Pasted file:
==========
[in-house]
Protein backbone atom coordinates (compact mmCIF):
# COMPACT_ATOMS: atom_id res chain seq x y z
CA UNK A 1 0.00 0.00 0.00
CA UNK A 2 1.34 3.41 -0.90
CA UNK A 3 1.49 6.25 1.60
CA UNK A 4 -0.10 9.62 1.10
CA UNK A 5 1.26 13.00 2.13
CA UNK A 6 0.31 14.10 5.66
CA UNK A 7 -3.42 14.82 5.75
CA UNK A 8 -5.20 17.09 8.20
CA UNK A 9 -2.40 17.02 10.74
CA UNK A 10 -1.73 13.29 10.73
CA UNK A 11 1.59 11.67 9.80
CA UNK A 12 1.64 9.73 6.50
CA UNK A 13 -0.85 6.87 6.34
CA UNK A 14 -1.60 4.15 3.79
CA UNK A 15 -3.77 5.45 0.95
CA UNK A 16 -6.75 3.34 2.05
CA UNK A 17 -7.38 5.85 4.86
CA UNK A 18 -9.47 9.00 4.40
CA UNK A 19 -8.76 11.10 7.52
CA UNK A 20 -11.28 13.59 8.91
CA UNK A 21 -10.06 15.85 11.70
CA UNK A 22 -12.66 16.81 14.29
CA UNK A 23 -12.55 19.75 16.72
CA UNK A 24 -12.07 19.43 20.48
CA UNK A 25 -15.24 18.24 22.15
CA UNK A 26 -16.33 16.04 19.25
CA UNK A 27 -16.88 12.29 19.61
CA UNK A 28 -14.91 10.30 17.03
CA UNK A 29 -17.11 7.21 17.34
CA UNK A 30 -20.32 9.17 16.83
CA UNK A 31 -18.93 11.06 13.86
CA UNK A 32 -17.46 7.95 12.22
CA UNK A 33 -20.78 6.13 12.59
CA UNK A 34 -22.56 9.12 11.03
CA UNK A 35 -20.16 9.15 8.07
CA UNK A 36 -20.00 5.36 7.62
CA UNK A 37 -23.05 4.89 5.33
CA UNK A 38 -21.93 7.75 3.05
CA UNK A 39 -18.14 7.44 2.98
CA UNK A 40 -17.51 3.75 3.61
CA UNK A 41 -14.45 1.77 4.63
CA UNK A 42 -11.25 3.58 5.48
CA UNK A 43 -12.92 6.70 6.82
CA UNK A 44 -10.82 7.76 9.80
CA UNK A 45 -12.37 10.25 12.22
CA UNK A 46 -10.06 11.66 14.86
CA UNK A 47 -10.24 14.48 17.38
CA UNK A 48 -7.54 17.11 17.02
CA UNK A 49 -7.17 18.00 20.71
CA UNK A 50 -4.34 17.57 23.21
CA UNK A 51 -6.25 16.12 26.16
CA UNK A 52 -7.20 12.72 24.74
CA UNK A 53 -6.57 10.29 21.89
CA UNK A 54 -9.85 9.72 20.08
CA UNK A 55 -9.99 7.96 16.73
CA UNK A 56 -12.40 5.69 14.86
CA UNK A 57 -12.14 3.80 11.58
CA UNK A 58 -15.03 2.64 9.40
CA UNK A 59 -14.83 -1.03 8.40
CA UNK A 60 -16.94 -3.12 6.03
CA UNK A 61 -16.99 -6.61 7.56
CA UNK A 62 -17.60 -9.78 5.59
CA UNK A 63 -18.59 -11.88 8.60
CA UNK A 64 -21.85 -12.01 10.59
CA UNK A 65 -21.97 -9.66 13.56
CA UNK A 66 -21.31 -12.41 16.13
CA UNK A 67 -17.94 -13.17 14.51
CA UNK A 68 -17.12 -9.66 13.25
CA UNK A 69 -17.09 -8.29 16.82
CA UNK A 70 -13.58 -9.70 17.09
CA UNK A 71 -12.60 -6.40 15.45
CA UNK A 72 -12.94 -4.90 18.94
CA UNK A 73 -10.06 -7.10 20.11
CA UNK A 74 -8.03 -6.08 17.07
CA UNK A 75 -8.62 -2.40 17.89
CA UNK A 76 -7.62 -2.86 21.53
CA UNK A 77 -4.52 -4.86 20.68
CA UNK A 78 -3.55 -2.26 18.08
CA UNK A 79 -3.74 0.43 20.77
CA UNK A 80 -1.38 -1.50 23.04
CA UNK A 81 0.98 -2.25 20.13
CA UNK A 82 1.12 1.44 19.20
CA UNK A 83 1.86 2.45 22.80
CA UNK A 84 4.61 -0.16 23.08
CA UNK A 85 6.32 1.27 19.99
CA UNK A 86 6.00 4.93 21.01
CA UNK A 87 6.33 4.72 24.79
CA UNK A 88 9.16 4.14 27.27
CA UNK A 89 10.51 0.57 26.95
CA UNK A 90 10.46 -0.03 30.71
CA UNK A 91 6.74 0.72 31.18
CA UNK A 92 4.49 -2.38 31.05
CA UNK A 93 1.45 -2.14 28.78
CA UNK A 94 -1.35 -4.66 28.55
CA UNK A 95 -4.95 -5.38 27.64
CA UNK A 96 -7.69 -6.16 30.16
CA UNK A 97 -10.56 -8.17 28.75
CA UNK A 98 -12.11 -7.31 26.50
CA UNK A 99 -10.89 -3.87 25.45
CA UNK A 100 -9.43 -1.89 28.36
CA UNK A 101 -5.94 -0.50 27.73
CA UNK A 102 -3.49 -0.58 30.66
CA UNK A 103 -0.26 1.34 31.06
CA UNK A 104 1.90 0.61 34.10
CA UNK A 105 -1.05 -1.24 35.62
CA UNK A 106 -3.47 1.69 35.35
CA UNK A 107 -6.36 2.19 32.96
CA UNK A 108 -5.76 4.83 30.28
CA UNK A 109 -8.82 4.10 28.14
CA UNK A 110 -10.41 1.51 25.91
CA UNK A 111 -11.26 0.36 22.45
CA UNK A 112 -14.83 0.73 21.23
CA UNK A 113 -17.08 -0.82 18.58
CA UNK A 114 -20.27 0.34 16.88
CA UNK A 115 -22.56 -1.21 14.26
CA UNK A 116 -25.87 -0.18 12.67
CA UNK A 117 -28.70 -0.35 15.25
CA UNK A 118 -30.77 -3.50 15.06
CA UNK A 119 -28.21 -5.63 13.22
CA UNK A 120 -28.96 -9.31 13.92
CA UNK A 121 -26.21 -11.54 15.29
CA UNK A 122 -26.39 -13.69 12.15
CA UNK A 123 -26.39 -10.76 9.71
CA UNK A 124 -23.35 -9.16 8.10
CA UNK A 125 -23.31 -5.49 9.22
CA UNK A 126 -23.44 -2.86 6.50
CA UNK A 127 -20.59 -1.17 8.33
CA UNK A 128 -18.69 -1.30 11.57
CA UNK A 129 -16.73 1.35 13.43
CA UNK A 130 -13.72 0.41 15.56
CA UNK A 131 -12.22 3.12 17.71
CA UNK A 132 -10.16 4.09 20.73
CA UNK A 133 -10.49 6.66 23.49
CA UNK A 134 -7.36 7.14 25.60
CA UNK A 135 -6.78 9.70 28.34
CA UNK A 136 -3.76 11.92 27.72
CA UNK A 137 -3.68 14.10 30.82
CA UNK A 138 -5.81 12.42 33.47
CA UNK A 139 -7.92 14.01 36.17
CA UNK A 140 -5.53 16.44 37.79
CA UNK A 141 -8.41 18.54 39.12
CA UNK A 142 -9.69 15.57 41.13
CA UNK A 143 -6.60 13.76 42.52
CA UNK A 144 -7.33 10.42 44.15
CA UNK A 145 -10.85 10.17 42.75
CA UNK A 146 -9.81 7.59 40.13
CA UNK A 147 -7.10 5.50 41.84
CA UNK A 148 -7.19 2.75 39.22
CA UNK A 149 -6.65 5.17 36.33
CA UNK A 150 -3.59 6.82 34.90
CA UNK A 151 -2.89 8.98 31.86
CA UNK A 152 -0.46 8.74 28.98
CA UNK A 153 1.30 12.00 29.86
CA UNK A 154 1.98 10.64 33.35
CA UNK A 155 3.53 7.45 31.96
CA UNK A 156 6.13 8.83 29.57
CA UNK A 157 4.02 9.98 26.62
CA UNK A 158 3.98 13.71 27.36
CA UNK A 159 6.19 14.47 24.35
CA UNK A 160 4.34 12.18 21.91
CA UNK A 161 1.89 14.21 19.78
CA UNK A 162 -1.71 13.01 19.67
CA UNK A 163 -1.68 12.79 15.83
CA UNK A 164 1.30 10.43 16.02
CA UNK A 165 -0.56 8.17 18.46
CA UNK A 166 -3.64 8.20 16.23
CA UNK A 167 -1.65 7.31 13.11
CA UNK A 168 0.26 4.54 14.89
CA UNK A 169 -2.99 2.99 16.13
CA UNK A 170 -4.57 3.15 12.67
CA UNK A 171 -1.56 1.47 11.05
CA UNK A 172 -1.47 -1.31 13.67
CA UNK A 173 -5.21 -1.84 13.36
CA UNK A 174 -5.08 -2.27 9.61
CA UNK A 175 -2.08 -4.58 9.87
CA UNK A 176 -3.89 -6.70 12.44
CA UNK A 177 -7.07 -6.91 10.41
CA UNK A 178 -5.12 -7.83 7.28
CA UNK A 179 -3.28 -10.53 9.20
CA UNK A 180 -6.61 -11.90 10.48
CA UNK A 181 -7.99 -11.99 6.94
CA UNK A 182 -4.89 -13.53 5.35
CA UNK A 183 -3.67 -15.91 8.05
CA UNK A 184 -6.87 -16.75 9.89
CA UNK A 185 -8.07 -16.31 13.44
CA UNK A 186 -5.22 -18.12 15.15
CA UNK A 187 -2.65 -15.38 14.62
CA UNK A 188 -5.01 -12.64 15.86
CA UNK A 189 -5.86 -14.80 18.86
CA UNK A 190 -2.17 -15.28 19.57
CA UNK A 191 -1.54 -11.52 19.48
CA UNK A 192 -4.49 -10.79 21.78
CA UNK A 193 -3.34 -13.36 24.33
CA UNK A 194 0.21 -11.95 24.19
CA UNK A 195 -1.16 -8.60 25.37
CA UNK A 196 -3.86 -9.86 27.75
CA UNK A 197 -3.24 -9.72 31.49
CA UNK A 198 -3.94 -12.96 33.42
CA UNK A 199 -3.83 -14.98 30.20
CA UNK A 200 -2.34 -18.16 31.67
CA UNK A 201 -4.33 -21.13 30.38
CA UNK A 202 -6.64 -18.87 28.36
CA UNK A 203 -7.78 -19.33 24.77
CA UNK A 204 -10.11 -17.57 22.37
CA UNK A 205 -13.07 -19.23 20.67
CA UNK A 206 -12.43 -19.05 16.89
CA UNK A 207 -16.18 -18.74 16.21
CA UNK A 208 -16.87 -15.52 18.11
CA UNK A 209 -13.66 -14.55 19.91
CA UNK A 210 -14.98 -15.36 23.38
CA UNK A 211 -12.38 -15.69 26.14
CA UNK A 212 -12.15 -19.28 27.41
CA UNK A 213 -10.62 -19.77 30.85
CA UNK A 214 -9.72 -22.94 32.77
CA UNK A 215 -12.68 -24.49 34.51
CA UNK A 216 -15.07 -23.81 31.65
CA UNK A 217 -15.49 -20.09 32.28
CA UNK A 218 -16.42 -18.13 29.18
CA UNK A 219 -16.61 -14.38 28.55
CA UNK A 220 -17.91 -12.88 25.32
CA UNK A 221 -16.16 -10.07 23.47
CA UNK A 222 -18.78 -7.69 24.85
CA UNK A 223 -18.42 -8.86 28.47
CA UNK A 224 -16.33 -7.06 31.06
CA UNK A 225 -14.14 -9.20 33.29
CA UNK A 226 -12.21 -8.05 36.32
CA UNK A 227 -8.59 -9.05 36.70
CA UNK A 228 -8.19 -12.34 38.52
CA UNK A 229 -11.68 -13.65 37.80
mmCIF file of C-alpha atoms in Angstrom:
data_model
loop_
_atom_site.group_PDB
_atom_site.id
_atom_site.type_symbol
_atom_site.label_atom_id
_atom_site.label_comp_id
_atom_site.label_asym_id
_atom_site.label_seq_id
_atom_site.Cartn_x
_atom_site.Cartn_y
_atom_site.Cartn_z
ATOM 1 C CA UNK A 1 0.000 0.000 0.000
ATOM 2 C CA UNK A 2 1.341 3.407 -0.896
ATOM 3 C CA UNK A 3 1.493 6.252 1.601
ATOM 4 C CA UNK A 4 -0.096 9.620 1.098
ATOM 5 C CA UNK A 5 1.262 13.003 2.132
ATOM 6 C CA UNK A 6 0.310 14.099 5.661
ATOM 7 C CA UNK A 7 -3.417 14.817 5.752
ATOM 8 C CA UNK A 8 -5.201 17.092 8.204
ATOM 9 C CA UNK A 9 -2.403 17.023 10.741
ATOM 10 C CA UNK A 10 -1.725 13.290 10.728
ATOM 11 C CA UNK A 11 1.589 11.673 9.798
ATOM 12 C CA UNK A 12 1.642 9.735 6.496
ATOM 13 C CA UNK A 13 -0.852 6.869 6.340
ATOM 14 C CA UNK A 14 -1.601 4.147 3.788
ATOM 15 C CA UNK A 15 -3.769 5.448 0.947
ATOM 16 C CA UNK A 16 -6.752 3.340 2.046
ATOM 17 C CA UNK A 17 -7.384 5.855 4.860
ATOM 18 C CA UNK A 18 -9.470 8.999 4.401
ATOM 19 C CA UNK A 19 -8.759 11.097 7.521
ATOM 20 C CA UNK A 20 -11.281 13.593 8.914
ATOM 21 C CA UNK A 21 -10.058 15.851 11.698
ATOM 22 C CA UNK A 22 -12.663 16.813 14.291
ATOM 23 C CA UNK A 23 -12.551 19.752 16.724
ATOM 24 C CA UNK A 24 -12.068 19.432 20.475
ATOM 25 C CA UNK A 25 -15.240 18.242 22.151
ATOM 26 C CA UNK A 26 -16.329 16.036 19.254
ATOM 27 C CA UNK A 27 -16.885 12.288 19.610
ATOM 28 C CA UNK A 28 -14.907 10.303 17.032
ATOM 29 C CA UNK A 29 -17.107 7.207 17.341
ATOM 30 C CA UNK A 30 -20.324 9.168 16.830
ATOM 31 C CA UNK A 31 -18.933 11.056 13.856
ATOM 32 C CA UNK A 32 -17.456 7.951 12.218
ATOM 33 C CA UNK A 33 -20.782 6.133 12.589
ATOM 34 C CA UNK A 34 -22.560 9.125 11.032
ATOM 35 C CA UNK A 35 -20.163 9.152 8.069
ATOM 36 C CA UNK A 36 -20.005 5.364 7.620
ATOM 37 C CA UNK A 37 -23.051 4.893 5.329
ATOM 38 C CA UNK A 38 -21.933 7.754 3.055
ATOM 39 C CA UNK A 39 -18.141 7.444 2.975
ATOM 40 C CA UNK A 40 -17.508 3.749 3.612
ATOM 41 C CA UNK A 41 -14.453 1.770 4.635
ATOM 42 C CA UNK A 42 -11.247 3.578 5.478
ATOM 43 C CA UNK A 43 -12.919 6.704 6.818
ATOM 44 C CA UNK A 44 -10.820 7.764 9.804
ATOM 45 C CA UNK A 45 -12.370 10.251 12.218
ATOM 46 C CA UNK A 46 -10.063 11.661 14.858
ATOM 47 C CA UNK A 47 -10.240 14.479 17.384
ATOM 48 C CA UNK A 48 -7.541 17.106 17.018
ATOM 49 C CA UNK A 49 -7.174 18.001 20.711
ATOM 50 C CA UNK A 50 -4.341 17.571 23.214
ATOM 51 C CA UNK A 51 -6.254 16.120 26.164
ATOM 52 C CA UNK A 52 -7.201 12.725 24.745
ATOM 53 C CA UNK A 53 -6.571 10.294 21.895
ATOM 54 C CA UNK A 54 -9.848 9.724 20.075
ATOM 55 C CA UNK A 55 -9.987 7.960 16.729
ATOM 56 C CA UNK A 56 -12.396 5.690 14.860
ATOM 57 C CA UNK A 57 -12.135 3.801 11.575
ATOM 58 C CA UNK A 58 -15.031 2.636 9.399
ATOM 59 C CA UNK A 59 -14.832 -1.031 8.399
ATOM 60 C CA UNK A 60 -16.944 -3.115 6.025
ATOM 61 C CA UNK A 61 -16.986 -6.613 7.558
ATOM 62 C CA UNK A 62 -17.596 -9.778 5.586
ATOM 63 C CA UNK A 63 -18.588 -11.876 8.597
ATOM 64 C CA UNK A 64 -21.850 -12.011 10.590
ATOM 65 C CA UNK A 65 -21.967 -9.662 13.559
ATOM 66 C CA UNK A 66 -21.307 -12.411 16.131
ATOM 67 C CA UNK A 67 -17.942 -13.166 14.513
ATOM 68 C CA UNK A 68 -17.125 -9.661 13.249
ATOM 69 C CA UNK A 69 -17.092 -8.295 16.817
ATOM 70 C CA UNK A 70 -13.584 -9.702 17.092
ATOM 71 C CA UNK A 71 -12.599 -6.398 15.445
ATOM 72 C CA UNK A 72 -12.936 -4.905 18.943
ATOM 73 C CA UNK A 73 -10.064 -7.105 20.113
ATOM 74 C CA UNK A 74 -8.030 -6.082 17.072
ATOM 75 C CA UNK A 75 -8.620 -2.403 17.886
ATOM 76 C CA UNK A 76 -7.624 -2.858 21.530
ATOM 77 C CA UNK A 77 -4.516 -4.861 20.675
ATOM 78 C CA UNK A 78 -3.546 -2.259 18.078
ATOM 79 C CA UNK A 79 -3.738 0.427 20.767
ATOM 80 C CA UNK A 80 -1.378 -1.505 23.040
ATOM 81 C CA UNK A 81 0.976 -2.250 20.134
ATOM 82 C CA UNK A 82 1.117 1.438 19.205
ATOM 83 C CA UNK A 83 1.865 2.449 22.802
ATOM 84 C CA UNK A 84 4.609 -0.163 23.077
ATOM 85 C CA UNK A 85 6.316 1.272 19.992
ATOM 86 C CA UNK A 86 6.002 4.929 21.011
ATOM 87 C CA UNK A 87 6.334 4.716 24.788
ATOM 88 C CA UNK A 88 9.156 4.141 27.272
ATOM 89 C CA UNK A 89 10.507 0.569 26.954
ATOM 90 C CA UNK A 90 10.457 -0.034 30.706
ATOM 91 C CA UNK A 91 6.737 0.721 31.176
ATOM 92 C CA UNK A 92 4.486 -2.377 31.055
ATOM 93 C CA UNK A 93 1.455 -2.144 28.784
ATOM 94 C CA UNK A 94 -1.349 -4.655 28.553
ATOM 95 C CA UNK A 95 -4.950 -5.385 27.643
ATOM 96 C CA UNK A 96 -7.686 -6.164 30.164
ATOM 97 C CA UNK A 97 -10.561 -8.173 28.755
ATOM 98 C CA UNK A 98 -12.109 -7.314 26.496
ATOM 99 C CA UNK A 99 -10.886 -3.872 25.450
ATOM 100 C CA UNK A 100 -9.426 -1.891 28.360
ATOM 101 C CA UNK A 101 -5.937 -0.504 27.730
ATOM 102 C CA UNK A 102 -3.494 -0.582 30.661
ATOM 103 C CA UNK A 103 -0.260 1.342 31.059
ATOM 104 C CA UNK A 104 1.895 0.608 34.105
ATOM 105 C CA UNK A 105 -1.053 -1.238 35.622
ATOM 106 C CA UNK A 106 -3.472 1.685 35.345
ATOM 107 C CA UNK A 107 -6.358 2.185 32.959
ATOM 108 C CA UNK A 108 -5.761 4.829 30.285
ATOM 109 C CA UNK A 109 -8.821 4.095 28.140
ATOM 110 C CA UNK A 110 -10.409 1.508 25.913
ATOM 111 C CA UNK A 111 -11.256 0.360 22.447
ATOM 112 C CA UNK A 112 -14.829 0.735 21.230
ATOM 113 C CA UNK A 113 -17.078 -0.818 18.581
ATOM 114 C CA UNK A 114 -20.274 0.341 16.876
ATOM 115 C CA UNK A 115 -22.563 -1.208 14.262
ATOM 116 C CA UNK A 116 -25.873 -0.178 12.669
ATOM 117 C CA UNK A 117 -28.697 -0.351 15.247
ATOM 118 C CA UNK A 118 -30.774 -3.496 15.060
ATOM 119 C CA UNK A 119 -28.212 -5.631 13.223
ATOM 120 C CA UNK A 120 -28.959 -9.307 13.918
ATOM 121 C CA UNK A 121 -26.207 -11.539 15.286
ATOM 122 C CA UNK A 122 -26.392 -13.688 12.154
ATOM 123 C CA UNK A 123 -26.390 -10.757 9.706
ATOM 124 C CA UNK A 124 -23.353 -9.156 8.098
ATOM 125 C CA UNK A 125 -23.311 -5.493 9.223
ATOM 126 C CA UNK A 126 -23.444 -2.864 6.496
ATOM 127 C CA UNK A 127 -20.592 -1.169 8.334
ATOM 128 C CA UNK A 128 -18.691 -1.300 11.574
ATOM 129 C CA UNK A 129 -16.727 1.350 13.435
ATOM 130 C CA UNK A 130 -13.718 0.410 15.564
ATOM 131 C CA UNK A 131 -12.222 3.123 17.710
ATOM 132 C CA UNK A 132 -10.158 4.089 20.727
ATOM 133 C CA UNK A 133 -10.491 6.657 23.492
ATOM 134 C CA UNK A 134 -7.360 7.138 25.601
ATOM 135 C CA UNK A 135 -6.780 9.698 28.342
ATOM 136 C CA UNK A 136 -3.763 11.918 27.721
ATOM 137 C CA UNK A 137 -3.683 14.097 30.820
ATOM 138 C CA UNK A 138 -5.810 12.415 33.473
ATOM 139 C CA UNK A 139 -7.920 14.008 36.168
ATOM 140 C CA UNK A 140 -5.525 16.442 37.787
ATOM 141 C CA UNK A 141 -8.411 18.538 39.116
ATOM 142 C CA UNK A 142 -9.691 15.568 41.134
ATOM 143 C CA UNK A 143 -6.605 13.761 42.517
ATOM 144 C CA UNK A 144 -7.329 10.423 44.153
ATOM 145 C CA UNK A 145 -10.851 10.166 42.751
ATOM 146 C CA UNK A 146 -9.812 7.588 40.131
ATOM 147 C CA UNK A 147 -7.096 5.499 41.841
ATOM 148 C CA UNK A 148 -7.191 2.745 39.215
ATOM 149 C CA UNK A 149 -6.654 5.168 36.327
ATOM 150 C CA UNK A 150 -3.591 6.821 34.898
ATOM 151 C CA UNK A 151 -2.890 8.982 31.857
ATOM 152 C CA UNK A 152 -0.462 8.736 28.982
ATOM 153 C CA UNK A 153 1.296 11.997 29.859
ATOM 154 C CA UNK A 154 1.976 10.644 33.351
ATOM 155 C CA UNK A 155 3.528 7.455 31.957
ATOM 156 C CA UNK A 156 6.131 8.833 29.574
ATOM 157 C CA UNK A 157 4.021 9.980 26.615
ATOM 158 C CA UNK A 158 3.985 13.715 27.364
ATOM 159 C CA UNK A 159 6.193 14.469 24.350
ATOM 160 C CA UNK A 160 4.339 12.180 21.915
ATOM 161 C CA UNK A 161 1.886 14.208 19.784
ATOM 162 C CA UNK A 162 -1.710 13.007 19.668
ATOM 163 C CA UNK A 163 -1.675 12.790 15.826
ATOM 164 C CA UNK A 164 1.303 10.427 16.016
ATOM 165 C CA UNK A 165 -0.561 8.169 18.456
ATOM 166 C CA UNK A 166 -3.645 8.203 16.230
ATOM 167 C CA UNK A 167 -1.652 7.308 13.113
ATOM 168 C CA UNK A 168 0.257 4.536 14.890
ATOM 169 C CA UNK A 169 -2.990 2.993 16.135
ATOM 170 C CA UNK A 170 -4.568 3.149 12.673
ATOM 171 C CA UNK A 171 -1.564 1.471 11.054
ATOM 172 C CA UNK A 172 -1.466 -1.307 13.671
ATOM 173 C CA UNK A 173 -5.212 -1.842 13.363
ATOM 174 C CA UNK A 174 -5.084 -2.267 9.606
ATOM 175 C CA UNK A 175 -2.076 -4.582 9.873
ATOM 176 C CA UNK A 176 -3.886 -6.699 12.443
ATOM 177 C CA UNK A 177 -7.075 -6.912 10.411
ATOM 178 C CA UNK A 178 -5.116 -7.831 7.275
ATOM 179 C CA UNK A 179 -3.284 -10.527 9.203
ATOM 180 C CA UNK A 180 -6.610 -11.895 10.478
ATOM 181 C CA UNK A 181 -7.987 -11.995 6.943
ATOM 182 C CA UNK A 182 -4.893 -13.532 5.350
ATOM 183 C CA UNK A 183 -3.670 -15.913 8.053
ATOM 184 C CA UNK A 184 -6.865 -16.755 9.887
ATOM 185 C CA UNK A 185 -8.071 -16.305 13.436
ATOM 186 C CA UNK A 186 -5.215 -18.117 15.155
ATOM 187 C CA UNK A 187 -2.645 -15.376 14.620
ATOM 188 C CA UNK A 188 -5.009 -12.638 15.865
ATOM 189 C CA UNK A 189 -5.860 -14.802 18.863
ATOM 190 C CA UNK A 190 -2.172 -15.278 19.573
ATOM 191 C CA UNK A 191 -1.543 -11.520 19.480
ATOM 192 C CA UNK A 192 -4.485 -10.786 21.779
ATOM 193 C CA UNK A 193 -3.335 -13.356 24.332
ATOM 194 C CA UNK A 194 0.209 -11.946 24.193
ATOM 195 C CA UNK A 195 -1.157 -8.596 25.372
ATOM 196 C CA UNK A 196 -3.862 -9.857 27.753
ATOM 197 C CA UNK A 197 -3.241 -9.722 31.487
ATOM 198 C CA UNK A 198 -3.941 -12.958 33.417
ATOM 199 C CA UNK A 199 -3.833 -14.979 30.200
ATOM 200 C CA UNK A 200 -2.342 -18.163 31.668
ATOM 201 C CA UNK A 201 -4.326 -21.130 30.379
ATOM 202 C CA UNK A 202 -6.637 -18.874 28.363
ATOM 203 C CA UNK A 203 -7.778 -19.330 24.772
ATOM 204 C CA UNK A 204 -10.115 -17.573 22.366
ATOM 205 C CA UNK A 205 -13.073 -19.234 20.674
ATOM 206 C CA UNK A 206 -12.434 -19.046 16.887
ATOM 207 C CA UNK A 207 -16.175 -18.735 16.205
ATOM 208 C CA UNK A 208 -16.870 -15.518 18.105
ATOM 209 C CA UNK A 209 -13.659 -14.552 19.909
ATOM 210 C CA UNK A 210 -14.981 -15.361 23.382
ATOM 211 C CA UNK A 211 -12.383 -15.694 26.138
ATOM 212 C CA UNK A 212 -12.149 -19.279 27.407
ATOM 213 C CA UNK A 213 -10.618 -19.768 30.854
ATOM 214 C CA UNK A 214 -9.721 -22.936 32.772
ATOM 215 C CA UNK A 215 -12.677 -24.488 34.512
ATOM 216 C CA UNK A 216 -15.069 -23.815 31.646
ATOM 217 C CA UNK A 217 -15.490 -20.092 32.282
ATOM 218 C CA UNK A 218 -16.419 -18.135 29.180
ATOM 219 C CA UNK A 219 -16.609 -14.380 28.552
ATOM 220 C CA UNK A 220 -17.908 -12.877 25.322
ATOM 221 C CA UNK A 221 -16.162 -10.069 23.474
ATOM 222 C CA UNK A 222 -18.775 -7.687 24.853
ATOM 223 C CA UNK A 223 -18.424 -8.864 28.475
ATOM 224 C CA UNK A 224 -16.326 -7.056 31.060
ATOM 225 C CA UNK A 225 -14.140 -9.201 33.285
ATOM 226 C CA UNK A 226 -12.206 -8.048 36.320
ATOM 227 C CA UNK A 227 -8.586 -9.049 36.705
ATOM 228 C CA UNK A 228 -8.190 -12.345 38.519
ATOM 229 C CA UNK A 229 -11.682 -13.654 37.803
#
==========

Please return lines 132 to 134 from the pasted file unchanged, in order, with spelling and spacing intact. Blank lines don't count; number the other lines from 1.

CA UNK A 129 -16.73 1.35 13.43
CA UNK A 130 -13.72 0.41 15.56
CA UNK A 131 -12.22 3.12 17.71